There is no proof of the interconnectedness of Pathribal incident and Chittisinghpora massacre. Sikh community has condemned Pathribal incident along with the rest of the valley; however, their plea for justice has remained unanswered. Passing the buck around and blame games orchestrated by the government won’t bring back the dead ones. It is only losing the remaining ground it has with the community.

Farooq Abdullah, then Chief Minister of state said, some powers didn’t want Chattisinghpora investigated. “I wanted the judge probing the fake encounter in Brakpora to look into the Chattisinghpora massacre too, but some powers did not want to do it”. He further said that he has some reservations about Chittisinghpora and he will make it public after his death in his book. Government kept blaming the foreign militants for the massacre. On the other hand no militant group has till now claimed the responsibility. The grieving families of carnage on being questioned, whom they think are responsible? Say, “either God knows or the killer knows it”.

The need for Justice

 All Parties Sikh Coordination Committee (APSCC) is the only voice which from time to time has raised the issue for delivering the justice. More recently after the Pathribal encounter was put to closure, the APSCC has demanded the re-probe of Chittisinghpora, Pathribal and Barckpora altogether.

The Sikhs in Kashmir are in a double disadvantage position. In 1989 when mass Pandit migration took place, Sikhs preferred to stay back. The Hindus versus Muslims discourse completely overshadowed the other groups in valley. Historically in the tribal invasion of October 31, 1947 a mass murder of Sikhs occurred; approximately 2332 Sikhs were killed in the valley alone (Sarna, Jasbir,1993). Sikhs were later targeted during the insurgency period. This had immense psychological impact on them and resulted in the migration of certain families for reasons of security.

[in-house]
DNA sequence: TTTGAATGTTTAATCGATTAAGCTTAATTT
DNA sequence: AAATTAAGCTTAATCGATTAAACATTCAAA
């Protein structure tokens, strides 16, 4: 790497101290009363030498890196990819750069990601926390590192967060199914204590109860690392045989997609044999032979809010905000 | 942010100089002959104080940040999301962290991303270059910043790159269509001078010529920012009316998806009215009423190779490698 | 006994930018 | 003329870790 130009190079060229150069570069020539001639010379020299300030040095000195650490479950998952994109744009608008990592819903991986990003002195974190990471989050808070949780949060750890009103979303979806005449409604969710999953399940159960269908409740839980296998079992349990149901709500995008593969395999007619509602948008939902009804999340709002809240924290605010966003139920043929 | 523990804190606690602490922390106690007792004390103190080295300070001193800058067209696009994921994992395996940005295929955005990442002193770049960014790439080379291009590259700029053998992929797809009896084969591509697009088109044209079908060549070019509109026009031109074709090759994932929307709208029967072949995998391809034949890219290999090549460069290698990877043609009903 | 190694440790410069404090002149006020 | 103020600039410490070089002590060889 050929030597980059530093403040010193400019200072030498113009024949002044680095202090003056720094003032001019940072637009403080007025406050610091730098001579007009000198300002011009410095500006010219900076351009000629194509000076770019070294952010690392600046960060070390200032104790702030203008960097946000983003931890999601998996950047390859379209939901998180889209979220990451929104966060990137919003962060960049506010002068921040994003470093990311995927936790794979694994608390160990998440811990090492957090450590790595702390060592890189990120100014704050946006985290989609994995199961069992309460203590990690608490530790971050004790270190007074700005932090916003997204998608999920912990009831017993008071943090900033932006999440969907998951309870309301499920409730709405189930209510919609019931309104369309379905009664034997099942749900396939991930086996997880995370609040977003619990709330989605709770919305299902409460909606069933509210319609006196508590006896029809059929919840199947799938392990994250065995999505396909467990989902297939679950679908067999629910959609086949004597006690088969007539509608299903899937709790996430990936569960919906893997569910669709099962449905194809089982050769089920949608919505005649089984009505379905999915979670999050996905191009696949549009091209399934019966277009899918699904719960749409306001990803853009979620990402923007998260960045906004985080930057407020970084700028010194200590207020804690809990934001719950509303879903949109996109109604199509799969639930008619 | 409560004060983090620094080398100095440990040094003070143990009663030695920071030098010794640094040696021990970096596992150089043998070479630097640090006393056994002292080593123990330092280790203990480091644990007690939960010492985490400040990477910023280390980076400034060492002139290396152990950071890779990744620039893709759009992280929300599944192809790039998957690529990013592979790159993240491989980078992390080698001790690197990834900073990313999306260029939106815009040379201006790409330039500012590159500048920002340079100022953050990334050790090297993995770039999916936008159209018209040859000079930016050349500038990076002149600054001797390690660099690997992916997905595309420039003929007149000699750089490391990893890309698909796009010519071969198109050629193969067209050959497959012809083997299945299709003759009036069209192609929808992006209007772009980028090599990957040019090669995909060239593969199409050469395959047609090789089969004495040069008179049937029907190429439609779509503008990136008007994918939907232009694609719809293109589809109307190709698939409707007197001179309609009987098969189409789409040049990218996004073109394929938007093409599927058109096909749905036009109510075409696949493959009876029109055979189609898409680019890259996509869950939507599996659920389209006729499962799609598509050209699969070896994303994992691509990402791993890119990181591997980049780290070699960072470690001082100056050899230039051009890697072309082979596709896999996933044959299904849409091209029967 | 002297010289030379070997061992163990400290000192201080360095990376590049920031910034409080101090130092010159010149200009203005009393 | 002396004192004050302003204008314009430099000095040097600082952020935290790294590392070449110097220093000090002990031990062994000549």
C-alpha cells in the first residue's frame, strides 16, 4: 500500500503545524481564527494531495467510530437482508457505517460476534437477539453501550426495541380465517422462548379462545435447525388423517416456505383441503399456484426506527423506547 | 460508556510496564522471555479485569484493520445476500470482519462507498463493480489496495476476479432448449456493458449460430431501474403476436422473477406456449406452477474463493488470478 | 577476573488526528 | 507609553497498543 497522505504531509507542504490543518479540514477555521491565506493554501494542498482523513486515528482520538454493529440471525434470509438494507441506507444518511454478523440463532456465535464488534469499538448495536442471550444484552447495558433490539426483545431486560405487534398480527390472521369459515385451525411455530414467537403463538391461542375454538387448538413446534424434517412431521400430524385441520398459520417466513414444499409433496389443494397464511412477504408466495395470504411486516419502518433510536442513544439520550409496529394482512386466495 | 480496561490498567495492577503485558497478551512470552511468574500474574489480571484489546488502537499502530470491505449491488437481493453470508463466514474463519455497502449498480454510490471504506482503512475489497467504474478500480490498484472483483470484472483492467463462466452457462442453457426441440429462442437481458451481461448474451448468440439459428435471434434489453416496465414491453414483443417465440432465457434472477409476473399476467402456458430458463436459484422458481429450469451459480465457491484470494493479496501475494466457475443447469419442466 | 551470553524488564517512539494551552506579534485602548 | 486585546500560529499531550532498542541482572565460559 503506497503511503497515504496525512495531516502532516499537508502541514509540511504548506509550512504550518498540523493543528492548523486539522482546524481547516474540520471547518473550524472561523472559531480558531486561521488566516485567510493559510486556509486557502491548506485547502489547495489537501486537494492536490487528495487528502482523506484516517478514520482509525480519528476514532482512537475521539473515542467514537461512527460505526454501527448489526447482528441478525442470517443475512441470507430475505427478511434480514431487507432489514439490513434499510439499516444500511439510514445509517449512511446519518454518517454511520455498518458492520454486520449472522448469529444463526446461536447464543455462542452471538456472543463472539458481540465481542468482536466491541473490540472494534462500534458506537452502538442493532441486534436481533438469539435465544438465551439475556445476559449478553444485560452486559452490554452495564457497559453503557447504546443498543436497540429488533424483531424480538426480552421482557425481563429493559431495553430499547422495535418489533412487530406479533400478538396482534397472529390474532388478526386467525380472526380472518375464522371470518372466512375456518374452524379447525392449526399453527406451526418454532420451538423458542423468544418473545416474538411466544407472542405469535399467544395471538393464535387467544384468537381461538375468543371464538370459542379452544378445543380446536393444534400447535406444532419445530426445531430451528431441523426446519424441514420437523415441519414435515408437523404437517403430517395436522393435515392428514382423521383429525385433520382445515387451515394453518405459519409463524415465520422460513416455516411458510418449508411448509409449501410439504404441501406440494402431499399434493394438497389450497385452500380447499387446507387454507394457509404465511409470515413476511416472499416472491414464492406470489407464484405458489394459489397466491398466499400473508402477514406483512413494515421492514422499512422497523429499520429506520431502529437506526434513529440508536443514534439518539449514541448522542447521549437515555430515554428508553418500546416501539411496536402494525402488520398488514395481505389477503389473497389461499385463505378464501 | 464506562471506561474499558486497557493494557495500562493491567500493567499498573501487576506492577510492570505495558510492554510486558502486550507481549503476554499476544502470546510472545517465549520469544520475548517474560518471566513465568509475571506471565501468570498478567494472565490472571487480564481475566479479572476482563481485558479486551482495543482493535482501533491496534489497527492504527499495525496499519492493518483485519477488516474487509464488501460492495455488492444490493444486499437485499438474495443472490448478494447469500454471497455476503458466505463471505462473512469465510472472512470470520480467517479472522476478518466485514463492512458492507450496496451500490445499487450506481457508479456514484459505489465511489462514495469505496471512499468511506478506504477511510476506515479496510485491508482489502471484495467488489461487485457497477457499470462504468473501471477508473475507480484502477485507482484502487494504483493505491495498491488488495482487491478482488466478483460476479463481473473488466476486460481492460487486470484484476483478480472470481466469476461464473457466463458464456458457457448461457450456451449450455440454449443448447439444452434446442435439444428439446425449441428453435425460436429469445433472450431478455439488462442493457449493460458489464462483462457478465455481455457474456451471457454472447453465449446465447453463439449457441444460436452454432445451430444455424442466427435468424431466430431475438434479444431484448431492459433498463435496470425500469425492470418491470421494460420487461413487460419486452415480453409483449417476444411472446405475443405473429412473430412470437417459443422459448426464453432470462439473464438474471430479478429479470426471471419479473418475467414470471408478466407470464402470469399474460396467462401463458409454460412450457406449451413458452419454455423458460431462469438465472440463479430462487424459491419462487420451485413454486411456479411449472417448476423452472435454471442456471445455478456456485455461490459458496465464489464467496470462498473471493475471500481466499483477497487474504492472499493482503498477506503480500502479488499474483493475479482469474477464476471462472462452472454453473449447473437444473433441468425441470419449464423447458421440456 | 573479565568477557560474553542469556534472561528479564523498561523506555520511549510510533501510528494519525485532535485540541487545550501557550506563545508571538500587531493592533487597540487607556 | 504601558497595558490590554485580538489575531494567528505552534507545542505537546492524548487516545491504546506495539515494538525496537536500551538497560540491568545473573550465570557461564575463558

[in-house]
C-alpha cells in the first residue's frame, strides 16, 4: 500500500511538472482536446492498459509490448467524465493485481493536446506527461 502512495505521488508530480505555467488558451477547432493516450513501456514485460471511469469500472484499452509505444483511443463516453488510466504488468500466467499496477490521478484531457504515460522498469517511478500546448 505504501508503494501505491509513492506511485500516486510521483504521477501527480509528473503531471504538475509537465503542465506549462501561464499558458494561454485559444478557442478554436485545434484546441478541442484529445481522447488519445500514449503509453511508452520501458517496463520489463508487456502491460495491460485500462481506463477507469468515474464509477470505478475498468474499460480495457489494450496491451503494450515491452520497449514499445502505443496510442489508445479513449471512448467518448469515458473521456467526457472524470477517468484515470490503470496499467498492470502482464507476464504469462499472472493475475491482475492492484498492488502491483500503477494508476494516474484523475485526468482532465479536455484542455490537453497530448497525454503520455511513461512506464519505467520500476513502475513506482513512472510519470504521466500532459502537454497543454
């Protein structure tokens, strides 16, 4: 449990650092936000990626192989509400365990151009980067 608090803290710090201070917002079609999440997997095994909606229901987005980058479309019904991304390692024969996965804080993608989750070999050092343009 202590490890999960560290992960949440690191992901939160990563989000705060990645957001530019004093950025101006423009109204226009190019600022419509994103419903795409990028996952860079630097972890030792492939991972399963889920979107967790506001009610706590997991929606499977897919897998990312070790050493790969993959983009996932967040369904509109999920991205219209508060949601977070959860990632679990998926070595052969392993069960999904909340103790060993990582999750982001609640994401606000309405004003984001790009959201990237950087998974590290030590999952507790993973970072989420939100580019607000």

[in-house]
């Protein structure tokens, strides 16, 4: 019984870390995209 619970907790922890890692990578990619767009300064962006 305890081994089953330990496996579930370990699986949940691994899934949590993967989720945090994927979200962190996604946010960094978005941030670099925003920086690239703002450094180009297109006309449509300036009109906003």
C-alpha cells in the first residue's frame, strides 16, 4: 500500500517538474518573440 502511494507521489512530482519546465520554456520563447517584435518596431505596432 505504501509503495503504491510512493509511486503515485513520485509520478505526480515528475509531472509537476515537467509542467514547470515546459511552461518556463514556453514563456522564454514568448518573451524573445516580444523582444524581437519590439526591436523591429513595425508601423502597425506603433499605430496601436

What is unfortunate is that in all of this, Kashmiri Sikhs have been neglected while they have seen the worst of the insurgency related violence.

This massacre has had a huge effect on the psychological health of the community and it has harmed the comity between the two communities - Muslims and Sikhs. This has been further worsened by the threats to the Sikh community in the recent protests in Kashmir Valley. The content of the letters has been perceived as a direct threat to the safety of community. One such letter in 2010 read: “All Sikhs. Leave Kashmir. Go to India. Convert to Islam if you want to live in Kashmir.” Another one has been printed and it is slightly more subtle, urging Sikhs to join the protests against Indian rule: “If you don't join us, what are you doing here?”   All this has inculcated a fear in the community and as a result many have migrated. There is no data available to confirm the emigration/migration numbers but it is not a mere speculation.

The eyes of an old women were brimming with tears while recounting the fateful night of  March 20,2000. She said, “We never thought to see Jammu plains in lifetime but fear of death has shown us way”. She also lost her son and grandson in the massacre. The fright in the village post this horrendous incident made some of the villagers to sell their lands at minimum price as they were not sure if they could live there anymore. One other women while expressing her sorrow said, “Earlier we used to sell milk but now we buy it as many of villagers sold their cows”.  The Chittisinghpora tragedy was followed by Mehajoor Nagar (five Sikh boys were killed in 2001).

The time-bound enquiry and justice for small minority can restore their confidence in the system. May be the family of Nanak Singh and many others will finally be able to move on if justice is served. 

-         The writer is a native Kashmiri Sikh women; she is a humanitarian worker and  PhD candidate in JNU.